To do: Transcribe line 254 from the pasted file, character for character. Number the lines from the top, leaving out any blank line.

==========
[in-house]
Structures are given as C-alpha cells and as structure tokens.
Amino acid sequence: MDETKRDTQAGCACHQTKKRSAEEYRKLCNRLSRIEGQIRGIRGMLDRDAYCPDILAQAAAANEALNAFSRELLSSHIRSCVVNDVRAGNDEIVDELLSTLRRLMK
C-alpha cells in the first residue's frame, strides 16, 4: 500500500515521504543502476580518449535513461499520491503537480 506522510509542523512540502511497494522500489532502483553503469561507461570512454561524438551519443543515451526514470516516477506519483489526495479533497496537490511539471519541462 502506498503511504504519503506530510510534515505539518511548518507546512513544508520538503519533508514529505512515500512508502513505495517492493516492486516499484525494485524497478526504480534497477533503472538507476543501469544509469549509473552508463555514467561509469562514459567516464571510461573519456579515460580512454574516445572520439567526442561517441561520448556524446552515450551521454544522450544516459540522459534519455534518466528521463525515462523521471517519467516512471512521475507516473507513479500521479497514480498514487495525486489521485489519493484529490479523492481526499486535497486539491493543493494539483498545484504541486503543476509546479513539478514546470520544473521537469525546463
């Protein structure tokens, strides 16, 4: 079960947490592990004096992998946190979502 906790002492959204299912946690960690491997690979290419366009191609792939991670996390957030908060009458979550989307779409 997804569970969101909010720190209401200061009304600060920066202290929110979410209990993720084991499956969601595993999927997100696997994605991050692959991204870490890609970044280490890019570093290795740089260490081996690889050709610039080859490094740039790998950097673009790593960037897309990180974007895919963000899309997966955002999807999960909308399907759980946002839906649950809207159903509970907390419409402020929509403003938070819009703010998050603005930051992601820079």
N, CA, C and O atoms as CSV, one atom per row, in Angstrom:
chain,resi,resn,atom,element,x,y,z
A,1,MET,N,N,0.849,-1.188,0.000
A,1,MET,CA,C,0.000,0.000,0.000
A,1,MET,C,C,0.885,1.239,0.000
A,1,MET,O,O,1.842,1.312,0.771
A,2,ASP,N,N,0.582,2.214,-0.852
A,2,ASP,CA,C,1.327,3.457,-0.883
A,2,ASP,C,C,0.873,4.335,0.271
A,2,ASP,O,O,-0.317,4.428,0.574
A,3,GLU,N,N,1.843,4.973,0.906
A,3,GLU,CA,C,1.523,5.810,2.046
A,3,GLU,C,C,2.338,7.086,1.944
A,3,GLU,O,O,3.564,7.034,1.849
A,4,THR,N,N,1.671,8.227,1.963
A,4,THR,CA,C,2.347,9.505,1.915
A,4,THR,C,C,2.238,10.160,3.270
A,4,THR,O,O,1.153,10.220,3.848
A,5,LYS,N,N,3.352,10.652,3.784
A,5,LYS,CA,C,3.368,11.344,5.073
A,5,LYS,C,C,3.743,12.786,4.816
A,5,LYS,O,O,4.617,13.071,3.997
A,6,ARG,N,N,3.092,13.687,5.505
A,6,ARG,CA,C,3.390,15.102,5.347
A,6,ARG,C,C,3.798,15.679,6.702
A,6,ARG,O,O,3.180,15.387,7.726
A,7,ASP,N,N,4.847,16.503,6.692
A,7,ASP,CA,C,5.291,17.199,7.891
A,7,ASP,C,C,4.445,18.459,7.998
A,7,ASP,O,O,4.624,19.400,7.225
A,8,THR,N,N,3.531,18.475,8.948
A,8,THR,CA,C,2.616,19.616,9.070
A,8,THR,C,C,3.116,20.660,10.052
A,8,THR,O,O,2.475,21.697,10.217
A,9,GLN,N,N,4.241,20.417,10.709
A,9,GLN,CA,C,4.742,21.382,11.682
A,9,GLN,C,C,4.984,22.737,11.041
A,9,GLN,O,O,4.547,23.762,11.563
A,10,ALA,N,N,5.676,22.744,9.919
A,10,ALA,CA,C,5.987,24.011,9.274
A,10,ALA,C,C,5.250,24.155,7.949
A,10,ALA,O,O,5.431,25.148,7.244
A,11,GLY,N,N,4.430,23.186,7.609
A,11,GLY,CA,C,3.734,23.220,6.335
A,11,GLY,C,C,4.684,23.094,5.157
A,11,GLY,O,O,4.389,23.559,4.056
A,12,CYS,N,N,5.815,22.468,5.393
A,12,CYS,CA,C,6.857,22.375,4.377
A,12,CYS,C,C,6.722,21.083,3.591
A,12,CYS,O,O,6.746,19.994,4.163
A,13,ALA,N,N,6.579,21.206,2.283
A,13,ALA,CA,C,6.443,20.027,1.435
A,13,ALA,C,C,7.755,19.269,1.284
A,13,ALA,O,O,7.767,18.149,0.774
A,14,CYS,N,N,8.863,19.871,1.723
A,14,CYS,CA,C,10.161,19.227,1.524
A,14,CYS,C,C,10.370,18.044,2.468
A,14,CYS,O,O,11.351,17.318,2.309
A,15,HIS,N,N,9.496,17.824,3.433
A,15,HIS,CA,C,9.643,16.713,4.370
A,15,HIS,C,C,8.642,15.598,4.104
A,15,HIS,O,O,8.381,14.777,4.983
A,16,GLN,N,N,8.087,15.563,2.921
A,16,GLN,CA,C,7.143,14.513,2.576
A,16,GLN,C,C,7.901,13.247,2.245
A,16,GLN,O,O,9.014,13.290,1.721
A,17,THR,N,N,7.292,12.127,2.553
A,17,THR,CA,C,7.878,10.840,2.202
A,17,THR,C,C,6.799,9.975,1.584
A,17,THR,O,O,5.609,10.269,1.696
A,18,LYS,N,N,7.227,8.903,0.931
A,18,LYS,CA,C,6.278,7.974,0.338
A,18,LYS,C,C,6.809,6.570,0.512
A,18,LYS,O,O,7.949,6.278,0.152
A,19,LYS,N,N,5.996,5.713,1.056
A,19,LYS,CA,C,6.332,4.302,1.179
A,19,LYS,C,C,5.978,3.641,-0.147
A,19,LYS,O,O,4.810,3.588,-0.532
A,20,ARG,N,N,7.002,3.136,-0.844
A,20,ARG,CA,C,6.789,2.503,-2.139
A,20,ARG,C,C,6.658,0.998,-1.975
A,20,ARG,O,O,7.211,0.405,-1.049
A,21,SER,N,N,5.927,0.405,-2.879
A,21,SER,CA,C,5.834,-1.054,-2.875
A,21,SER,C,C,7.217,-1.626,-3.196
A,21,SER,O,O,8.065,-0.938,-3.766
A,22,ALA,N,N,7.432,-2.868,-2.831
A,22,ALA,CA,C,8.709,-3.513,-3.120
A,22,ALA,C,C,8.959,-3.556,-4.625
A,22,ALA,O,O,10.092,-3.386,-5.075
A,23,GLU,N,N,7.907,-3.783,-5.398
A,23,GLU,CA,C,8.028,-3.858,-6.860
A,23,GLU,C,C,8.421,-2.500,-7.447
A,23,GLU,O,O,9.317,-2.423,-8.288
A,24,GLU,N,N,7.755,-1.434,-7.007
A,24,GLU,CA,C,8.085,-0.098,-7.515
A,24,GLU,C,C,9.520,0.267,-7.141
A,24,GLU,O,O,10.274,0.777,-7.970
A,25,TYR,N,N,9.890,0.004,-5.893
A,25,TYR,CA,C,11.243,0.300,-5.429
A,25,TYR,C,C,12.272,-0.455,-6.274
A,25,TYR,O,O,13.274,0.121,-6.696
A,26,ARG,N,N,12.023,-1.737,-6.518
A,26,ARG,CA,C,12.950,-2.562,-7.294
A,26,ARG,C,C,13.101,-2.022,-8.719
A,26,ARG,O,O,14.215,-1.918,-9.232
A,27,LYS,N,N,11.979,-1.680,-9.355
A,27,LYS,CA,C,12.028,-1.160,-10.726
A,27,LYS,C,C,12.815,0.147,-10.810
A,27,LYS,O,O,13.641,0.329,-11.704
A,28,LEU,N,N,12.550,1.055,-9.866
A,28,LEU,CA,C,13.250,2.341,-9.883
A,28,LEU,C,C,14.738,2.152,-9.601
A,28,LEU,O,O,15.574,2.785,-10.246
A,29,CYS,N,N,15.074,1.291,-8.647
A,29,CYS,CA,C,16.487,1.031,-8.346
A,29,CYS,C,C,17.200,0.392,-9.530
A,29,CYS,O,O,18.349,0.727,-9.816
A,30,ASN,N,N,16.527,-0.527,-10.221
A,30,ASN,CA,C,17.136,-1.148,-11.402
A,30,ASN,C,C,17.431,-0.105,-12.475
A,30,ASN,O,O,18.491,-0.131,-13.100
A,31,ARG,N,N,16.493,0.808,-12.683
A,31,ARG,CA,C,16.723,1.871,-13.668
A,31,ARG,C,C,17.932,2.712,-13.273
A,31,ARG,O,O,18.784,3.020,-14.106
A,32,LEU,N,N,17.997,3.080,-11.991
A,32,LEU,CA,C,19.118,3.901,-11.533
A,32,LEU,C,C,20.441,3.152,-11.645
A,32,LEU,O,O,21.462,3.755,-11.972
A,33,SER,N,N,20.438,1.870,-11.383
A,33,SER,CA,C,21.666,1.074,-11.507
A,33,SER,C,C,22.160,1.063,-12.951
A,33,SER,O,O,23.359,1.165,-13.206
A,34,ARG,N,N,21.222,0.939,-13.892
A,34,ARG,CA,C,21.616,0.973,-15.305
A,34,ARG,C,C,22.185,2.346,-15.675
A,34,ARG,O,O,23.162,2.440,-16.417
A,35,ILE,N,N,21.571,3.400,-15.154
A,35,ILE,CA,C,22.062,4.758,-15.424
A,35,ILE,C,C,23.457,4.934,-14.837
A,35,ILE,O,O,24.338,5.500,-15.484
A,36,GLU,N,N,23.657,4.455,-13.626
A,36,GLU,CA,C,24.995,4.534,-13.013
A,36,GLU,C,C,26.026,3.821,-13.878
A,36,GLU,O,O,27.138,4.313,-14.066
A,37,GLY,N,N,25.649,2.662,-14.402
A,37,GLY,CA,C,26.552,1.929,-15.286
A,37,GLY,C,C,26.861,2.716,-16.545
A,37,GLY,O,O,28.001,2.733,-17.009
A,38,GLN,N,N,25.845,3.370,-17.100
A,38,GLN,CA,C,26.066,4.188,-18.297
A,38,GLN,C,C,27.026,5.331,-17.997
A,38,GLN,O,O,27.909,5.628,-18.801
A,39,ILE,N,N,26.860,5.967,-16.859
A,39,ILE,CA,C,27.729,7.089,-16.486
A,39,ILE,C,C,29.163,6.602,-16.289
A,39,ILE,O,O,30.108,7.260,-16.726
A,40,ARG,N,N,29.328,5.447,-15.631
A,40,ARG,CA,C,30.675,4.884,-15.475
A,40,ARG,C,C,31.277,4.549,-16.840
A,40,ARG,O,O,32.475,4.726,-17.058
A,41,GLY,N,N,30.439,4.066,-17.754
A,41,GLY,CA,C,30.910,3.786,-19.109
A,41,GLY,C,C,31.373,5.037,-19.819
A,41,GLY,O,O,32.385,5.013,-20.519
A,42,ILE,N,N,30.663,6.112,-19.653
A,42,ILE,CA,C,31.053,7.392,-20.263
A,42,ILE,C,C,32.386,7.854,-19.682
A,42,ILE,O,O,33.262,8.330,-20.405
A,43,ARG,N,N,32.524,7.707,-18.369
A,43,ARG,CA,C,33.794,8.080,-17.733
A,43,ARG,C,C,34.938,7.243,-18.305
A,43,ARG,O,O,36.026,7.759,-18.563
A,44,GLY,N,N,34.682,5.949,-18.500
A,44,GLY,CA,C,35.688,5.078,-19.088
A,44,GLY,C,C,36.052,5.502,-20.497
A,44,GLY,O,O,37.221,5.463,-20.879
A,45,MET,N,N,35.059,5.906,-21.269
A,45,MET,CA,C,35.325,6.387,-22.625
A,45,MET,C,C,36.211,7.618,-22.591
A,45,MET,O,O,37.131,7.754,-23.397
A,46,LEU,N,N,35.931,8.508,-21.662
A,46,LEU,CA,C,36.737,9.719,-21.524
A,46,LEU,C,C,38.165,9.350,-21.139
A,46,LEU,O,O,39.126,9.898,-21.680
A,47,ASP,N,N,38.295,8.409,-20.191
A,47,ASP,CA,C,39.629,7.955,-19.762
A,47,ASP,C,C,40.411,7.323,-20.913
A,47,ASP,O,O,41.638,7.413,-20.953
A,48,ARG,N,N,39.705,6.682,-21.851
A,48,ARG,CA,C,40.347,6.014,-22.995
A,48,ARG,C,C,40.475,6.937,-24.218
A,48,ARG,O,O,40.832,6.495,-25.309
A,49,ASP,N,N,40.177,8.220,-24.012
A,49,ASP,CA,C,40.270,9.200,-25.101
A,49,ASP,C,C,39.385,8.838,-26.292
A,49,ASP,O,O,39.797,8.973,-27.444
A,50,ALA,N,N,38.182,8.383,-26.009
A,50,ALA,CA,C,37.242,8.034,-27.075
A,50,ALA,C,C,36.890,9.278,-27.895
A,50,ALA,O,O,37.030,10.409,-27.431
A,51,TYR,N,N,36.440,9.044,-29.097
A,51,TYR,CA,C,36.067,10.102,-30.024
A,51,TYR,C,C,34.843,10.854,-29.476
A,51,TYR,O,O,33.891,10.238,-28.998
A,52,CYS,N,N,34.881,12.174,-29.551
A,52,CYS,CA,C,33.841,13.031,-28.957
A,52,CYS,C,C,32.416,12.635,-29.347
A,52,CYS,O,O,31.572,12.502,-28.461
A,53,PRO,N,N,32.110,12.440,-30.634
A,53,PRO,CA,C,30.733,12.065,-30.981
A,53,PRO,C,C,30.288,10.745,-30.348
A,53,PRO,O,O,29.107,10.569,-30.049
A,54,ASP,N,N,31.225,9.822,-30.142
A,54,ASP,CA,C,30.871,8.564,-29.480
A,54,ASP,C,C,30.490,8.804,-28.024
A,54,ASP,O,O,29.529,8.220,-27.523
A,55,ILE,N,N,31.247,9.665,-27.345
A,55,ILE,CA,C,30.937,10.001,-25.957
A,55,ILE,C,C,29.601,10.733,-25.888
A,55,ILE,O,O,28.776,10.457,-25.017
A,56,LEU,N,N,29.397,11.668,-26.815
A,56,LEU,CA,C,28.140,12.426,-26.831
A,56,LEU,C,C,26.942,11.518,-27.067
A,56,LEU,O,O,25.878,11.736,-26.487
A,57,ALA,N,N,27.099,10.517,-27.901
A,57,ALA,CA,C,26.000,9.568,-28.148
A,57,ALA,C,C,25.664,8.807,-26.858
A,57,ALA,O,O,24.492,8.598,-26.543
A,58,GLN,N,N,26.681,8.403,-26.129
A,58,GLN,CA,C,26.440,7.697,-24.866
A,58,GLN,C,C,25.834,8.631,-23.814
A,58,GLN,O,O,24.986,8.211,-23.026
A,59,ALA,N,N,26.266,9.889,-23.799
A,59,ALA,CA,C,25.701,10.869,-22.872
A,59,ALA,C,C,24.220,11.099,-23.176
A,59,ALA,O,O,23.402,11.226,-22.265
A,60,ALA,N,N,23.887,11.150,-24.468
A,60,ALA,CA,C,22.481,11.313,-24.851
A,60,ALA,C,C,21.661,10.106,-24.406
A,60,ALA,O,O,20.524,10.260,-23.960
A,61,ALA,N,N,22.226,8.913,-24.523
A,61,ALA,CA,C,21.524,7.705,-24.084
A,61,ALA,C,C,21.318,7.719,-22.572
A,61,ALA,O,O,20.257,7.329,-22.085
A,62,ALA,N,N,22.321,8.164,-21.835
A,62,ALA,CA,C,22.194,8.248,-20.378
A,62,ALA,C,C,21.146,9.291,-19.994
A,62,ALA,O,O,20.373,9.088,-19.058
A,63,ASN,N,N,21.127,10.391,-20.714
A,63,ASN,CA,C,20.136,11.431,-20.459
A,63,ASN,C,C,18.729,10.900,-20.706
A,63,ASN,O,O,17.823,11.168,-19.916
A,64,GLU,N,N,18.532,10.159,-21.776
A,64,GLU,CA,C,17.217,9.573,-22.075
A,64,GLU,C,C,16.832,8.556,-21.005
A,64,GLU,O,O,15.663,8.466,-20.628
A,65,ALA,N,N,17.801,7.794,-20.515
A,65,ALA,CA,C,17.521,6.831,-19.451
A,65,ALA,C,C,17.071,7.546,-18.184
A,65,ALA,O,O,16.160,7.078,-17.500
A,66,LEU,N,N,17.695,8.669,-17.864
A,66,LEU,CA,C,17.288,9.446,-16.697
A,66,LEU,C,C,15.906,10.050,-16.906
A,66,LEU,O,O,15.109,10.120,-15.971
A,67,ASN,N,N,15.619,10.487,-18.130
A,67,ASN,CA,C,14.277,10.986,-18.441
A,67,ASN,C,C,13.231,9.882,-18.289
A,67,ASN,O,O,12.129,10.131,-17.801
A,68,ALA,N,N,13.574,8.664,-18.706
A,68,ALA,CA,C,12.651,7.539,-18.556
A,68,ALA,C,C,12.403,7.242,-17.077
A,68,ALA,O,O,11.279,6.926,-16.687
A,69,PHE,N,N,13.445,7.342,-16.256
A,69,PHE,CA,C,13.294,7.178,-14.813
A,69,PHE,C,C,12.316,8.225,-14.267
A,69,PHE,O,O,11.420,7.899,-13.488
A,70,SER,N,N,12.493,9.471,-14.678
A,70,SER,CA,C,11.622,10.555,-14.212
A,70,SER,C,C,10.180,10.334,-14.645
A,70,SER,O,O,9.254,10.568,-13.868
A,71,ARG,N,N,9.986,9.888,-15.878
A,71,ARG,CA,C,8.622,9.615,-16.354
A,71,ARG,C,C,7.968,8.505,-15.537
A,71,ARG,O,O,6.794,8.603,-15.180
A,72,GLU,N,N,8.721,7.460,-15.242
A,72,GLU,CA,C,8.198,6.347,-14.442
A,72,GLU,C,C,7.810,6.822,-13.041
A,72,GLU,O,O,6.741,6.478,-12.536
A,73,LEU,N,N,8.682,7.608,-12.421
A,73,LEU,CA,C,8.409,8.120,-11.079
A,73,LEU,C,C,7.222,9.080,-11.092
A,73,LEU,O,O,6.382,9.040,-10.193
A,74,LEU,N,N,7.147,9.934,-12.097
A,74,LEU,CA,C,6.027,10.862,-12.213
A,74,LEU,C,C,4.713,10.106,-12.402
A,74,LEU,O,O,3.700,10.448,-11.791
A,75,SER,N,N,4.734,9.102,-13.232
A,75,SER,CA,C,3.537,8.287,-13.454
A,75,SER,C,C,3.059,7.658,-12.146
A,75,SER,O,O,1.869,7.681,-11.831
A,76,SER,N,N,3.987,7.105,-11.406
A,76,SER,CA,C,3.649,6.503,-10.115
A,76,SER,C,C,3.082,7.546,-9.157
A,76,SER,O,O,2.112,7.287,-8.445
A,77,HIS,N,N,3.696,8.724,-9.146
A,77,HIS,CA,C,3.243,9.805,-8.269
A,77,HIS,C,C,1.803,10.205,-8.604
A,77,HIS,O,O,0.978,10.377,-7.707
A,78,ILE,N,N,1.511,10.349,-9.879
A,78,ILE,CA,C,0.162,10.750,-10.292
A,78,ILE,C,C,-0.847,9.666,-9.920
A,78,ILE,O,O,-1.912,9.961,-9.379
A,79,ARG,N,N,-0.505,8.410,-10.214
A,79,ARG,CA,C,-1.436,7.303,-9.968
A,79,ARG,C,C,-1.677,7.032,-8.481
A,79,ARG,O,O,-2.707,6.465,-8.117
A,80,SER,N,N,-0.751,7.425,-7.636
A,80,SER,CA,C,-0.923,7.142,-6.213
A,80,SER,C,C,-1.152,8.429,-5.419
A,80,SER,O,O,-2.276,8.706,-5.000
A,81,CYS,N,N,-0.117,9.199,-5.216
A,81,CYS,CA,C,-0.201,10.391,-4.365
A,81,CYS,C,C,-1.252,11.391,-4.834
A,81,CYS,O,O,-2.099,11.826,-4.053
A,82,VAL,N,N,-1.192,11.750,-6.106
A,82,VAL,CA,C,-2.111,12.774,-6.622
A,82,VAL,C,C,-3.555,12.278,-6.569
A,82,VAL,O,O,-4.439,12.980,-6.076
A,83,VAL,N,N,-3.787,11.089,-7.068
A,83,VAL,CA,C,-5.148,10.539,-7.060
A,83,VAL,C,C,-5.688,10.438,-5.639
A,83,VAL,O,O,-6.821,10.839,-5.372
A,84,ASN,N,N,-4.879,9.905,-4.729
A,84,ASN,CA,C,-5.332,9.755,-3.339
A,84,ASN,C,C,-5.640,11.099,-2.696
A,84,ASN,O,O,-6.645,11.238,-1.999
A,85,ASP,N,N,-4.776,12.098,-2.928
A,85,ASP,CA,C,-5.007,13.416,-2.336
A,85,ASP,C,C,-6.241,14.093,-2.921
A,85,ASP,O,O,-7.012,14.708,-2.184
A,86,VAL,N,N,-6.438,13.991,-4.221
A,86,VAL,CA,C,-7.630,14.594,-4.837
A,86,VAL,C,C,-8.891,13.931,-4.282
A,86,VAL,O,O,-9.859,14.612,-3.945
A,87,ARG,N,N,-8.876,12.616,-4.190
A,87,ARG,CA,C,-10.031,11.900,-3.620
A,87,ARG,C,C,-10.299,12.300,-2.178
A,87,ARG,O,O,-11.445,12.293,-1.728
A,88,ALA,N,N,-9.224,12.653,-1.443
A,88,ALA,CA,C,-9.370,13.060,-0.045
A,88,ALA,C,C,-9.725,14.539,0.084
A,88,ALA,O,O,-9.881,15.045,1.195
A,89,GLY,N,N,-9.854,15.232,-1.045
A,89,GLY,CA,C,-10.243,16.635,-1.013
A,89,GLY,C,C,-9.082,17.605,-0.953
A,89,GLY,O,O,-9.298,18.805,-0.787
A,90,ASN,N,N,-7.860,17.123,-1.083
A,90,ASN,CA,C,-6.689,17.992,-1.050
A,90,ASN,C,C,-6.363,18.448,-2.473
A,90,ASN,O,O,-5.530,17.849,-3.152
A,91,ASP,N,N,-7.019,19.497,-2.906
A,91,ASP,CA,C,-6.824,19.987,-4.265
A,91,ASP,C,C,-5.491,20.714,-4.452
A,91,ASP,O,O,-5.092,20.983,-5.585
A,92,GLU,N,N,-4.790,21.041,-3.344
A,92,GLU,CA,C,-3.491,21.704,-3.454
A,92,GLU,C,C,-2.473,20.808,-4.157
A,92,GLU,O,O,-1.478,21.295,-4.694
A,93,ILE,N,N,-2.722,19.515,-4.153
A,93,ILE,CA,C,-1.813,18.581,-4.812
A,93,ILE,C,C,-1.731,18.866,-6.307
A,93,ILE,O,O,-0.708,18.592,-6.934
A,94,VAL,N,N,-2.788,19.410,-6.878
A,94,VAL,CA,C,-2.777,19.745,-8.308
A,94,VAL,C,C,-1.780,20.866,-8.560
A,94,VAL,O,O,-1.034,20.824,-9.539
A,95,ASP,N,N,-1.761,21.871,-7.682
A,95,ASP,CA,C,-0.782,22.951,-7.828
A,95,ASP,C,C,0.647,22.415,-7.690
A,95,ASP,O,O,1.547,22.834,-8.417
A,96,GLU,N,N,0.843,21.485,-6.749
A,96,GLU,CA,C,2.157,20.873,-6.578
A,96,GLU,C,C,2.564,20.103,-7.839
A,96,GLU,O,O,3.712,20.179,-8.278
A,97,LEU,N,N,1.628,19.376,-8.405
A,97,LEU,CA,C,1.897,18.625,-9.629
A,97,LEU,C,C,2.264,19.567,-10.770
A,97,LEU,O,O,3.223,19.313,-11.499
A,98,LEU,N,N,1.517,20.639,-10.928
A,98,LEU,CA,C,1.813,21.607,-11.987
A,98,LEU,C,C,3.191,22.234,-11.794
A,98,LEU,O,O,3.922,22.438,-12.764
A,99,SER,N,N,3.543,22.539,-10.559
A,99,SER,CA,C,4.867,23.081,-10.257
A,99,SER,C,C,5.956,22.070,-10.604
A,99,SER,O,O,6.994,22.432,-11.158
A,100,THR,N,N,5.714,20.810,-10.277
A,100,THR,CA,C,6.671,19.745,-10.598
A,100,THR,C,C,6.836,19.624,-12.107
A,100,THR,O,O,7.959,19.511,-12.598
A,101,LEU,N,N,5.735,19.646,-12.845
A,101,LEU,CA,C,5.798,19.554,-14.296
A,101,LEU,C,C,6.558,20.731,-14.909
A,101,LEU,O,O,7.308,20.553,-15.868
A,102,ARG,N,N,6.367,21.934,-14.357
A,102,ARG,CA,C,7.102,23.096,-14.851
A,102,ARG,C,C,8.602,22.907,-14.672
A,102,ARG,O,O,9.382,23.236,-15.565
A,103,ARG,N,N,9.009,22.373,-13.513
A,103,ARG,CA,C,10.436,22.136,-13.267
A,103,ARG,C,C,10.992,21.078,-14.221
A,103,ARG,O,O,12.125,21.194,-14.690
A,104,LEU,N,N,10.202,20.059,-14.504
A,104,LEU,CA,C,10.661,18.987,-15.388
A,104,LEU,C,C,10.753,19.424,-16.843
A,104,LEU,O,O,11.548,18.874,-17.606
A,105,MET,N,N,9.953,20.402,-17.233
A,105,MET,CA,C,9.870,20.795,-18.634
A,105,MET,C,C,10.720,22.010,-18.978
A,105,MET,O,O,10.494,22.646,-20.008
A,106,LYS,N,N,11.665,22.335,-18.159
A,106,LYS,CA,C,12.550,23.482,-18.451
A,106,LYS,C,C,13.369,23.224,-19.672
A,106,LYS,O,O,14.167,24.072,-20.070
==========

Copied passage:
A,62,ALA,C,C,21.146,9.291,-19.994